Wild horse behavior question

A few months ago, I watched an excellent documentary. An animal behaviorist was watching and recording the actions of groups of wild horses in the hills of Colorado. It was fascinating to see natural horse behavior, but one incident puzzled and troubled me.

A mare had given birth to a new foal, but the foal seemed to have something wrong with it. It was taking a long time to stand up. Adult horses came near to sniff at it. A stallion (and I can’t remember now if it was the foal’s sire or another stallion) came near to sniff at it, and then suddenly seized it by the neck and shook the holy bejeezus out of the poor little thing. It took several wild shakings, but eventually the stallion killed the new foal.

Is this typical stallion behavior? Perhaps the fact that the foal may have been born sickly prompted this, or maybe it was another stallion’s offspring and the aggressive stallion could tell. The researcher did not speculate. I would not in a million years think that horses killed new infants like that. It was quite shocking.

Well, they are supposed to stand up right away. In a stable, there are things you can do for a foal that doesn’t, including bottle-feeding, but not so in the wild.

However, I’m surprised the mare let other members of the herd close to the foal. The mares I’ve known in captivity have been fairly protective, and the stallions have paid no attention to the foals at all.

I saw a book about wild horses once at the local feed and tack store, and was shocked to see pictures of foals that had been killed by stallions. Evidently it’s not at all uncommon. But I forget whether the stallions killed their own progeny, or only those of other stallions (like lions do). I could swing by and look for the book, but it’s been years now. Not probably there anymore.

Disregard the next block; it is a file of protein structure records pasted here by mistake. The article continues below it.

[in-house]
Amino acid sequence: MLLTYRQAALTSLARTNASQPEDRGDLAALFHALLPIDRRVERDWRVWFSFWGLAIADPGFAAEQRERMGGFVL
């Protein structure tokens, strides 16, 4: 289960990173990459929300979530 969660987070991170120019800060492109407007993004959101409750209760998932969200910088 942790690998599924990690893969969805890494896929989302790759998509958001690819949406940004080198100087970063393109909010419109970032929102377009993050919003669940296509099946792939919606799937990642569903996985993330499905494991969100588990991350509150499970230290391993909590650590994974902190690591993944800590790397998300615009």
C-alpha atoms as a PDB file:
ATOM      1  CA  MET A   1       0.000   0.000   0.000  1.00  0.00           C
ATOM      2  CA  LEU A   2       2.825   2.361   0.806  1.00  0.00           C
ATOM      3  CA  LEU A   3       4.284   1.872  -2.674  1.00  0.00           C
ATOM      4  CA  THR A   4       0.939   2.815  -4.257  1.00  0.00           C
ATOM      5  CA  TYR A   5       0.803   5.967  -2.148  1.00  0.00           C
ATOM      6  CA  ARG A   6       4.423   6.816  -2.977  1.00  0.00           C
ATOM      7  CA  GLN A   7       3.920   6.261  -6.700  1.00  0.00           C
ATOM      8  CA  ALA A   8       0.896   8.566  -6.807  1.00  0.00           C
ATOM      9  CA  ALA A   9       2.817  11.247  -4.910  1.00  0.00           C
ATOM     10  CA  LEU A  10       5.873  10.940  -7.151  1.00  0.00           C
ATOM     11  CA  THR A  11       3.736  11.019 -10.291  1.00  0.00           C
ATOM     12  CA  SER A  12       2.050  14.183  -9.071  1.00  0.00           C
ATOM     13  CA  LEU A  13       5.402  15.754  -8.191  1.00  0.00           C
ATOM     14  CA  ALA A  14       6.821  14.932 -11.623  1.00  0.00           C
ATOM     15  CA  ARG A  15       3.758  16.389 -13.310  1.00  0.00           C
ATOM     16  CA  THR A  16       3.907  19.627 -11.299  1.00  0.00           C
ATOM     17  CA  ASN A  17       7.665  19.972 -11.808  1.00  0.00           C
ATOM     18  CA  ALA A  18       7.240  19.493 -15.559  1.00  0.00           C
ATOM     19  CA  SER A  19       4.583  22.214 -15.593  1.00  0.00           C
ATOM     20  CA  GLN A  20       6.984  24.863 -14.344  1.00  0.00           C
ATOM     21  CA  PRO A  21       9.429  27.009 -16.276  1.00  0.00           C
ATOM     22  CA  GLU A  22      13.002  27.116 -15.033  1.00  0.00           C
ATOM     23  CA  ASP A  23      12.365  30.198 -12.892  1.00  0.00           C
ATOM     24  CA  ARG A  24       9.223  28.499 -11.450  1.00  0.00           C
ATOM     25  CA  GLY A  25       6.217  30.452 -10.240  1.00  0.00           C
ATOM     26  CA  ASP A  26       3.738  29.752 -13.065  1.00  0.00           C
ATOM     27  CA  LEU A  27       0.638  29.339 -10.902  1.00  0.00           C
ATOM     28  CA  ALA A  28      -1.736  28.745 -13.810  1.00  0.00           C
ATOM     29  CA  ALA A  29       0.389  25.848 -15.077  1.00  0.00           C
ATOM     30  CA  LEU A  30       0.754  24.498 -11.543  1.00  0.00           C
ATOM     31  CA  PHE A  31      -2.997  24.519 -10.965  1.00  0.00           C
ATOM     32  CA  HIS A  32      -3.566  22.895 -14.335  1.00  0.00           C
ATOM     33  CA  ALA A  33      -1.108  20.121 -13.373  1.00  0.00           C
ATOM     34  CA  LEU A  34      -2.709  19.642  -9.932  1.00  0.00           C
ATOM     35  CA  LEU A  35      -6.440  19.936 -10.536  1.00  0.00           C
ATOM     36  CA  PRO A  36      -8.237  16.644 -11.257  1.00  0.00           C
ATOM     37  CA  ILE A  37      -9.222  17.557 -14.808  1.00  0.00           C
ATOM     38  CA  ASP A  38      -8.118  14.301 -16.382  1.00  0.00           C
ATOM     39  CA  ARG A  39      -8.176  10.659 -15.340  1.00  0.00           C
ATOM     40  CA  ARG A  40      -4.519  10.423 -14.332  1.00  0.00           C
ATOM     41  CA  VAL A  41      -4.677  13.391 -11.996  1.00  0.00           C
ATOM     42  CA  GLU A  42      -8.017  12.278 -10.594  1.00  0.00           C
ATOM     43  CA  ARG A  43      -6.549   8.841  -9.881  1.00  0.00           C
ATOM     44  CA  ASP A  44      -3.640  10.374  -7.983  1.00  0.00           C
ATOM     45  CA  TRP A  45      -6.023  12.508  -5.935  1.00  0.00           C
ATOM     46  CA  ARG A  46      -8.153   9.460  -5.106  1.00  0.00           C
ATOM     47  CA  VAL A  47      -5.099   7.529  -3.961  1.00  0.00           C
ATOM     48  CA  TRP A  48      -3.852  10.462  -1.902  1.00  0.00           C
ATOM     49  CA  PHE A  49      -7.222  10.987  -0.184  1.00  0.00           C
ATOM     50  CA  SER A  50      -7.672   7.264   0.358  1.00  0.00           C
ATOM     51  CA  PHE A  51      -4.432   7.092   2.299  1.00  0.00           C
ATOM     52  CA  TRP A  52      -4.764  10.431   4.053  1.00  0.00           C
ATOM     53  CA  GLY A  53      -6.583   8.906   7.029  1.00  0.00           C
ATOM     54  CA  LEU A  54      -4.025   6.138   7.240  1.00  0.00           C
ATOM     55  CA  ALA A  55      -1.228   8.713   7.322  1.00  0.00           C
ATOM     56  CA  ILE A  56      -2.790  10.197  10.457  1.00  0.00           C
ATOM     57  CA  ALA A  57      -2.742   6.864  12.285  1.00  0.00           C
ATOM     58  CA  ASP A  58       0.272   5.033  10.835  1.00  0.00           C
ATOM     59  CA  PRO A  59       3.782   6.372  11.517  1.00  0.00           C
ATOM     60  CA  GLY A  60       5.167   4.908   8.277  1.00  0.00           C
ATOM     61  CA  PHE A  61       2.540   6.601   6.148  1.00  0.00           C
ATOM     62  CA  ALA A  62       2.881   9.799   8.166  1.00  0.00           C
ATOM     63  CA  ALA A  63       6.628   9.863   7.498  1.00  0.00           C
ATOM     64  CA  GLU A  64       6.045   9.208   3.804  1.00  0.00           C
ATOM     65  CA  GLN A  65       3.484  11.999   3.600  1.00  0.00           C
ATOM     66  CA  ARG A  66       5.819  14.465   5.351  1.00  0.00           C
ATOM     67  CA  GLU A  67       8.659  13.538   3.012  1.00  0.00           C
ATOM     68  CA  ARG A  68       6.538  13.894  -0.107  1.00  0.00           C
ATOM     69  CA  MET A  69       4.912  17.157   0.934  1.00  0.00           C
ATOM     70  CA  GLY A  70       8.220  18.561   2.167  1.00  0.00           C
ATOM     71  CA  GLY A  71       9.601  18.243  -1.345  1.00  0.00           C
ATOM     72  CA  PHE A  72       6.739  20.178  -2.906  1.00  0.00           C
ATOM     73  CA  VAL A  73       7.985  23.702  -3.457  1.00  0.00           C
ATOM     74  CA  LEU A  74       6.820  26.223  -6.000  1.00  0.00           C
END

You didn’t tell the gender of the foal, but the alpha male in some wild animals will kill male offspring. He’s cutting down the competition, so he won’t have to fight the youngster as an adult.

I worked out some better combination of search terms today while Googling, and I see that stallions do indeed kill foals. They do it both to eliminate male competition, and for the same reason that lions and baboons kill infants: so that the female will come into estrus sooner and thus be able to bear his offspring. Some websites also described this behavior in zebras and donkeys. There was some argument as to whether only domesticated horses, stressed by captivity, do this. However, the horses in the documentary I saw were wild, so I’m guessing it’s just a natural behavior, seeing as how zebras and donkeys do it, too.

Not a pleasant thing to see!